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Frat Rap and the New White Negro

Adele, Justin Timberlake, Eminem, Teena Marie. White musicians and fans are embracing the cultural performance—jazz, rock ‘n’ roll, rhythm & blues, hip-hop—that African-Americans have given life to over the last century.

In 1957, Norman Mailer spoke to the existence of the “white Negro,” an urban hipster whose fascination and fetishizing of blackness resulted in a set of practices that reflected a white imagination: part cultural appropriation, a subtle reinforcement of segregation, and a desire to try on perceived accents of blackness. “So there was a new breed of adventurers, urban adventurers who drifted out at night looking for action with a black man’s code to fit their facts,” he wrote. “The hipster had absorbed the existentialist synapses of the Negro, and for practical purposes could be considered a white Negro.”

As the Princeton University professor Imani Perry has noted, “there is a sonic preference for blackness, the sounds of blackness, but there is a visual preference for whiteness in our culture.” It should come as no surprise, then, that white rappers are slowly beginning to dominate the college music scene with the ascendance of a genre that can loosely be called “frat rap.”

Be it the thumping bass of artists like Mac Miller and Mike Posner, or the blaring noise of Asher Roth, Sam Adams, or Hoodie Allen, the white rappers who are gaining a foothold in the college scene need to be seen as part of a longstanding tradition of white theft of black artistry. The popularity of those artists, alongside that of Ryan Lewis and Macklemore—who can be heard interrogating white privilege, marriage, and materialism in their music—cannot be understood outside their whiteness.

The frat-rap craze saw its origins in 2009, with the release of Asher Roth’s “I Love College.” This subgenre not only markets itself to white college students but also marries the aesthetics and sensibilities of hip-hop with the experiences and narratives of white, male college students. Rather than building on oppositional traditions of hip-hop, which the former frontman for Public Enemy, Chuck D, once identified as “CNN for black people,” frat rap rhymes about all things white and middle class: desires that begin and end with parties, drinking, girls, and fun.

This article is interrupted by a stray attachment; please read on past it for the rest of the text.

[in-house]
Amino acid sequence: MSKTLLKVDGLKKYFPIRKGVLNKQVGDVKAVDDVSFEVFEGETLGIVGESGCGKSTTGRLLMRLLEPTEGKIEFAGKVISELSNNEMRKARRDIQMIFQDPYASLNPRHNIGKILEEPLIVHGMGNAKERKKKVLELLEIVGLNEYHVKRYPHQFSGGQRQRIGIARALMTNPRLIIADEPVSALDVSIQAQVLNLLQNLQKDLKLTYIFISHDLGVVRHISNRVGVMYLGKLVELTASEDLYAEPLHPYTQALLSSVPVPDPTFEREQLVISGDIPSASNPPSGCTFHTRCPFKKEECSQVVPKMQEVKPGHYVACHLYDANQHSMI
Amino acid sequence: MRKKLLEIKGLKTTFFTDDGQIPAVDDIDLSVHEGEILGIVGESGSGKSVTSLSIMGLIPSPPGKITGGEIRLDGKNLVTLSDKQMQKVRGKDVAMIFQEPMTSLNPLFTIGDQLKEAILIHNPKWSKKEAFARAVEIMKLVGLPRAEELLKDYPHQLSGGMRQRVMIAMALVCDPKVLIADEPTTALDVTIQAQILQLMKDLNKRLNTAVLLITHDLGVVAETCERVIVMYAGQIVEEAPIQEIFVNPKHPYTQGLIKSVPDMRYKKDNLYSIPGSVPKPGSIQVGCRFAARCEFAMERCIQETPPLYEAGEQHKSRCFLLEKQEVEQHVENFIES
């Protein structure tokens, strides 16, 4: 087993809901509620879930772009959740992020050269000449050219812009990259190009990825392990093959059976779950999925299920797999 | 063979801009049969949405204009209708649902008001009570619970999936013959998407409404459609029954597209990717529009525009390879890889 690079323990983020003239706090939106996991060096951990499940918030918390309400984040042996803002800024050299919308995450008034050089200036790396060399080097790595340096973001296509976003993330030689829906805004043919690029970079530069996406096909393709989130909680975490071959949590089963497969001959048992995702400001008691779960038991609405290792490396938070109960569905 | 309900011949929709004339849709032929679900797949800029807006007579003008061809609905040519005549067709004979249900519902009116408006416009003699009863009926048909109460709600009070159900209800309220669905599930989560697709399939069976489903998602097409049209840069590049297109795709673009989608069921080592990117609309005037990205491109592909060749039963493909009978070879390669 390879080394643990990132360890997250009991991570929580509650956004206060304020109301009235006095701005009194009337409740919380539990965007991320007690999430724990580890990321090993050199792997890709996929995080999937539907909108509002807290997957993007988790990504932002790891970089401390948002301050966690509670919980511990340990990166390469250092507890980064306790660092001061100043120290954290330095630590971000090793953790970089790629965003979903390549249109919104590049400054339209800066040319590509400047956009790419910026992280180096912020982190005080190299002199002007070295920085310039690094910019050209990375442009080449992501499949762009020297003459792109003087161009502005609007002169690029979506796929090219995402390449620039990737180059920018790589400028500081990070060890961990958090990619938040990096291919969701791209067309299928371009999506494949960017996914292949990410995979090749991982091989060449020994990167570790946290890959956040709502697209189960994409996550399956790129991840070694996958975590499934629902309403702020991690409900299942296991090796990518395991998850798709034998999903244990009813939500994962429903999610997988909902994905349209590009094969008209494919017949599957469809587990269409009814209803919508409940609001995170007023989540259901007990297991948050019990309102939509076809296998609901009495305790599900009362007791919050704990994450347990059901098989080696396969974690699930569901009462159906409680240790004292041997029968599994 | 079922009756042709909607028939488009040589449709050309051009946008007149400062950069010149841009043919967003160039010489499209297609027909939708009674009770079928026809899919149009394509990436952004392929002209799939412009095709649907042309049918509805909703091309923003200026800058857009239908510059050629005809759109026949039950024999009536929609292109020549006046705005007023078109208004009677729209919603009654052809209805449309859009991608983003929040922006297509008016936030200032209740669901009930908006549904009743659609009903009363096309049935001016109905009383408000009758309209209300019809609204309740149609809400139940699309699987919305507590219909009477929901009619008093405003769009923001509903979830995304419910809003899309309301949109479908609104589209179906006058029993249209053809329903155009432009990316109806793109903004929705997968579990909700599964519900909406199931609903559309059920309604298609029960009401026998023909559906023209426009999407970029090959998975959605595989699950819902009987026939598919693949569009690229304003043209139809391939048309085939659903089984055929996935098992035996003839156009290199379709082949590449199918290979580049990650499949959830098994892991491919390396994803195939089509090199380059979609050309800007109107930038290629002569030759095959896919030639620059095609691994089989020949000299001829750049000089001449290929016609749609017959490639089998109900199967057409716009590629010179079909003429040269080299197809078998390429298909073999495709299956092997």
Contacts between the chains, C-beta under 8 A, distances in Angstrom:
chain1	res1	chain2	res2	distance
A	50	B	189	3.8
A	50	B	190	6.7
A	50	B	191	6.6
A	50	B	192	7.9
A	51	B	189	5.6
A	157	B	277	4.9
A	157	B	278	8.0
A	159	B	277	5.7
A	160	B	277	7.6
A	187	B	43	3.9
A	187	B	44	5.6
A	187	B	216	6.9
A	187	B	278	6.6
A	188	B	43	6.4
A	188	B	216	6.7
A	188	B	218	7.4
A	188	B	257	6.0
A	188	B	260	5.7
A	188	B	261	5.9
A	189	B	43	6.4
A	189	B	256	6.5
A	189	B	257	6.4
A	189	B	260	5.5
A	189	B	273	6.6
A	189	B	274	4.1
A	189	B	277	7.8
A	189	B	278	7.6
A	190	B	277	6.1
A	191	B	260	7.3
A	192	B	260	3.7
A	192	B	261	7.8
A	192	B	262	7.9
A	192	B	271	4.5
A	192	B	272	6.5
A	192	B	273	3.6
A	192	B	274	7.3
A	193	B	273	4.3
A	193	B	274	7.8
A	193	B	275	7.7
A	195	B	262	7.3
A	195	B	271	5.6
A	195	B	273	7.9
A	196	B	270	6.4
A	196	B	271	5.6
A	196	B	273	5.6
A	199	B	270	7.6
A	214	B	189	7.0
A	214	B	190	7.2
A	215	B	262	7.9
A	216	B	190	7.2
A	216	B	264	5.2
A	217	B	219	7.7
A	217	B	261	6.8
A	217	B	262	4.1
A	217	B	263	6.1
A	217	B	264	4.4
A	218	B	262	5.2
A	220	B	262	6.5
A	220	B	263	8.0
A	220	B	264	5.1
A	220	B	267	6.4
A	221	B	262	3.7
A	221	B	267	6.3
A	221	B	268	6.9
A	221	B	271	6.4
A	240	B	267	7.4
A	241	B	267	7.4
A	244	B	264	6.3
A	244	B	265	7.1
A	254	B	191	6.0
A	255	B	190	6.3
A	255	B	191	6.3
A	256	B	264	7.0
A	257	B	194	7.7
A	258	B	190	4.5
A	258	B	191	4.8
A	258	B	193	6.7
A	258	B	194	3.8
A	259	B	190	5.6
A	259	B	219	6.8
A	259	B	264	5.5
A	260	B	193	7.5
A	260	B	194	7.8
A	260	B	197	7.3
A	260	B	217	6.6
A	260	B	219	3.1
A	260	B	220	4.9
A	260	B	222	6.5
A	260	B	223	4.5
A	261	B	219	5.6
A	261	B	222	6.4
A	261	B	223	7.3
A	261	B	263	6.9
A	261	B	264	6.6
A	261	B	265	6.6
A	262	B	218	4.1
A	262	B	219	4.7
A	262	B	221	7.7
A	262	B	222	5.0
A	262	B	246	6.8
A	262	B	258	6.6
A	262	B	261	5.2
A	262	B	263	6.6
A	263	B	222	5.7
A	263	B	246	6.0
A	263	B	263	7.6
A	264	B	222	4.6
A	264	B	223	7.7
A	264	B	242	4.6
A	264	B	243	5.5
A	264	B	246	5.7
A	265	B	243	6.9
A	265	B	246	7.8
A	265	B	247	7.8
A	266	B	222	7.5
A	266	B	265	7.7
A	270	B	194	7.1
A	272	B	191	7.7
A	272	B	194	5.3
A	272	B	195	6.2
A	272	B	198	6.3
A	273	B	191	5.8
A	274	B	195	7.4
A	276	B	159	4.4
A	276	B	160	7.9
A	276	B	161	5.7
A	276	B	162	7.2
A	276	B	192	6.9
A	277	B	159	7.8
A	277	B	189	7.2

The moniker of frat rap is powerful because it reflects a desired level of ownership. White-fraternity claims to the music and culture displace a long association of rap with blackness, urbanity, and the inner city.  Instead, the music exists within the context of the university.

While one would be hard-pressed to imagine fraternities as places of civility, the connection to the university allows for a reimagination of both hip-hop and parties. Rap concerts, hip-hop clubs, or house parties located in America’s inner cities are sites of policing and fear, but those same practices are “just good fun” when frat rap and the university is at the center.

Whereas the other rap—the one that purportedly celebrates violence, sexism, and materialism, the one that pollutes hearts and minds—is dangerous and requires parental guidance, frat rap is just amusement, its pleasures seemingly more harmless. It is no wonder that student programmers are choosing the fun over the controversial, the banal over the political, the white artist over the black artist. In one song, Mac Miller raps about “waffles” and “eggs,” sleeping, watching TV and girls: “aye cream cheese and a bagel/ have a glass of milk and a Eggo/ I’m rockin’ pjs and no shirt/ I smoke weed eat yogurt. Haha enjoy the best things in your life.”

The theme of college, white masculinity, and the joys and pleasure of being a slacker is central to frat rap. Sam Adams, who raps about prep school and college, is the embodiment of the genre. In “I Hate College,” he celebrates the yearlong spring break that has become college:

I hate college but love all the parties,
Finishing kegs and crushing bottles of Bacardi,
King of the class I’d rather lay up with a hottie,
Single doesn’t mean I’m lookin’ for somebody.
Some say they drink, blaze up, but hardly,
Poppin PK, skeet, a little bit of molly,
Am I out my mind most people say prolly.

While similarly embracing hedonistic pleasures, the idea of frat rap positions these artists apart from those other artists, those of color, who may offer a similar style and performance. Akin to going uptown during the jazz era without having to leave the confines of white spaces, frat rap is nothing new. Whereas the other rap purportedly celebrates violence, sexism, and materialism, and pollutes hearts, frat rap is fun. What happens in college stays in college.

Historically white colleges remain immensely segregated. The growing popularity of frat rap, which has seized upon the power of online technologies and the stigmas associated with (black) hip-hop, continues not just a history of appropriation and the idea that blackness is merely a culture or an aesthetic that can be borrowed or purchased at the local dollar store; it also continues the American tradition of segregation that is a cornerstone of American colleges and Universities.

Rather than entering into spaces where whiteness is made visible through contact with African-Americans, white youths are simply appropriating it in places that continue to be hostile to black students and artists. What the essayist and journalist Greg Tate has called whites adopting “everything but the burden” continues—without the “burden” of black bodies. And that is a shame.

David J. Leonard is an associate professor and chair of the department of critical culture, gender, and race studies at Washington State University.

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